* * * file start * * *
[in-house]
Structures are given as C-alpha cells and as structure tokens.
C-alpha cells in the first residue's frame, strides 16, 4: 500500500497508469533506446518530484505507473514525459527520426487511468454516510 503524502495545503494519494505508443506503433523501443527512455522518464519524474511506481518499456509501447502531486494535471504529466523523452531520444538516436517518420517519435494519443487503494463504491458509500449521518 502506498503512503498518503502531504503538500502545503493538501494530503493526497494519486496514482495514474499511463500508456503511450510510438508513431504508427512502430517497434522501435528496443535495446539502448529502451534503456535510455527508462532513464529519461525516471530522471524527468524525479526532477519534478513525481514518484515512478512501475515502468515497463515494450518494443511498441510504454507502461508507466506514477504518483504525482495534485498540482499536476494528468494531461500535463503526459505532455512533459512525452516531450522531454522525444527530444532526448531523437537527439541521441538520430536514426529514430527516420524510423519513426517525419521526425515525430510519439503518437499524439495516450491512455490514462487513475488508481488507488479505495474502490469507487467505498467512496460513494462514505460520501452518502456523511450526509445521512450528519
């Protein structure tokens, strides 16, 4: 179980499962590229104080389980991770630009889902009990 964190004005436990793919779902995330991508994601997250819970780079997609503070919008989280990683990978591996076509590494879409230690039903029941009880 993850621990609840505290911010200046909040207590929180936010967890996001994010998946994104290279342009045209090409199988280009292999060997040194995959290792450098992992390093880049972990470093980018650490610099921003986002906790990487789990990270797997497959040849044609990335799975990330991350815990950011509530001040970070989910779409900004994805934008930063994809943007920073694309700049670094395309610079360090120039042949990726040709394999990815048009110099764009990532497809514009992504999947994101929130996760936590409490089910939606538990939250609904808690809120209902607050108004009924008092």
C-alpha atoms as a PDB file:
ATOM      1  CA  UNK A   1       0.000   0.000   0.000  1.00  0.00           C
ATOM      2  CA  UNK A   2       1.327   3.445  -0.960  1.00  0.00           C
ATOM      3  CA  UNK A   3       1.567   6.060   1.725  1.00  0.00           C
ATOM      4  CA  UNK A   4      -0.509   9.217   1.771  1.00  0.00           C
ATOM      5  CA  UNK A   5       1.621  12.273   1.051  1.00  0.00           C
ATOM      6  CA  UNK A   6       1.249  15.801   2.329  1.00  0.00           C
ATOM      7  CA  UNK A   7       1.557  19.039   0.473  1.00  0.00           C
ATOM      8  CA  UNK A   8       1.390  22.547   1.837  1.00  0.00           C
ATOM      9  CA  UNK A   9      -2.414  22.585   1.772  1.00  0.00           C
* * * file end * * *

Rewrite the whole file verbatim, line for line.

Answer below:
[in-house]
Structures are given as C-alpha cells and as structure tokens.
C-alpha cells in the first residue's frame, strides 16, 4: 500500500497508469533506446518530484505507473514525459527520426487511468454516510 503524502495545503494519494505508443506503433523501443527512455522518464519524474511506481518499456509501447502531486494535471504529466523523452531520444538516436517518420517519435494519443487503494463504491458509500449521518 502506498503512503498518503502531504503538500502545503493538501494530503493526497494519486496514482495514474499511463500508456503511450510510438508513431504508427512502430517497434522501435528496443535495446539502448529502451534503456535510455527508462532513464529519461525516471530522471524527468524525479526532477519534478513525481514518484515512478512501475515502468515497463515494450518494443511498441510504454507502461508507466506514477504518483504525482495534485498540482499536476494528468494531461500535463503526459505532455512533459512525452516531450522531454522525444527530444532526448531523437537527439541521441538520430536514426529514430527516420524510423519513426517525419521526425515525430510519439503518437499524439495516450491512455490514462487513475488508481488507488479505495474502490469507487467505498467512496460513494462514505460520501452518502456523511450526509445521512450528519
């Protein structure tokens, strides 16, 4: 179980499962590229104080389980991770630009889902009990 964190004005436990793919779902995330991508994601997250819970780079997609503070919008989280990683990978591996076509590494879409230690039903029941009880 993850621990609840505290911010200046909040207590929180936010967890996001994010998946994104290279342009045209090409199988280009292999060997040194995959290792450098992992390093880049972990470093980018650490610099921003986002906790990487789990990270797997497959040849044609990335799975990330991350815990950011509530001040970070989910779409900004994805934008930063994809943007920073694309700049670094395309610079360090120039042949990726040709394999990815048009110099764009990532497809514009992504999947994101929130996760936590409490089910939606538990939250609904808690809120209902607050108004009924008092």
C-alpha atoms as a PDB file:
ATOM      1  CA  UNK A   1       0.000   0.000   0.000  1.00  0.00           C
ATOM      2  CA  UNK A   2       1.327   3.445  -0.960  1.00  0.00           C
ATOM      3  CA  UNK A   3       1.567   6.060   1.725  1.00  0.00           C
ATOM      4  CA  UNK A   4      -0.509   9.217   1.771  1.00  0.00           C
ATOM      5  CA  UNK A   5       1.621  12.273   1.051  1.00  0.00           C
ATOM      6  CA  UNK A   6       1.249  15.801   2.329  1.00  0.00           C
ATOM      7  CA  UNK A   7       1.557  19.039   0.473  1.00  0.00           C
ATOM      8  CA  UNK A   8       1.390  22.547   1.837  1.00  0.00           C
ATOM      9  CA  UNK A   9      -2.414  22.585   1.772  1.00  0.00           C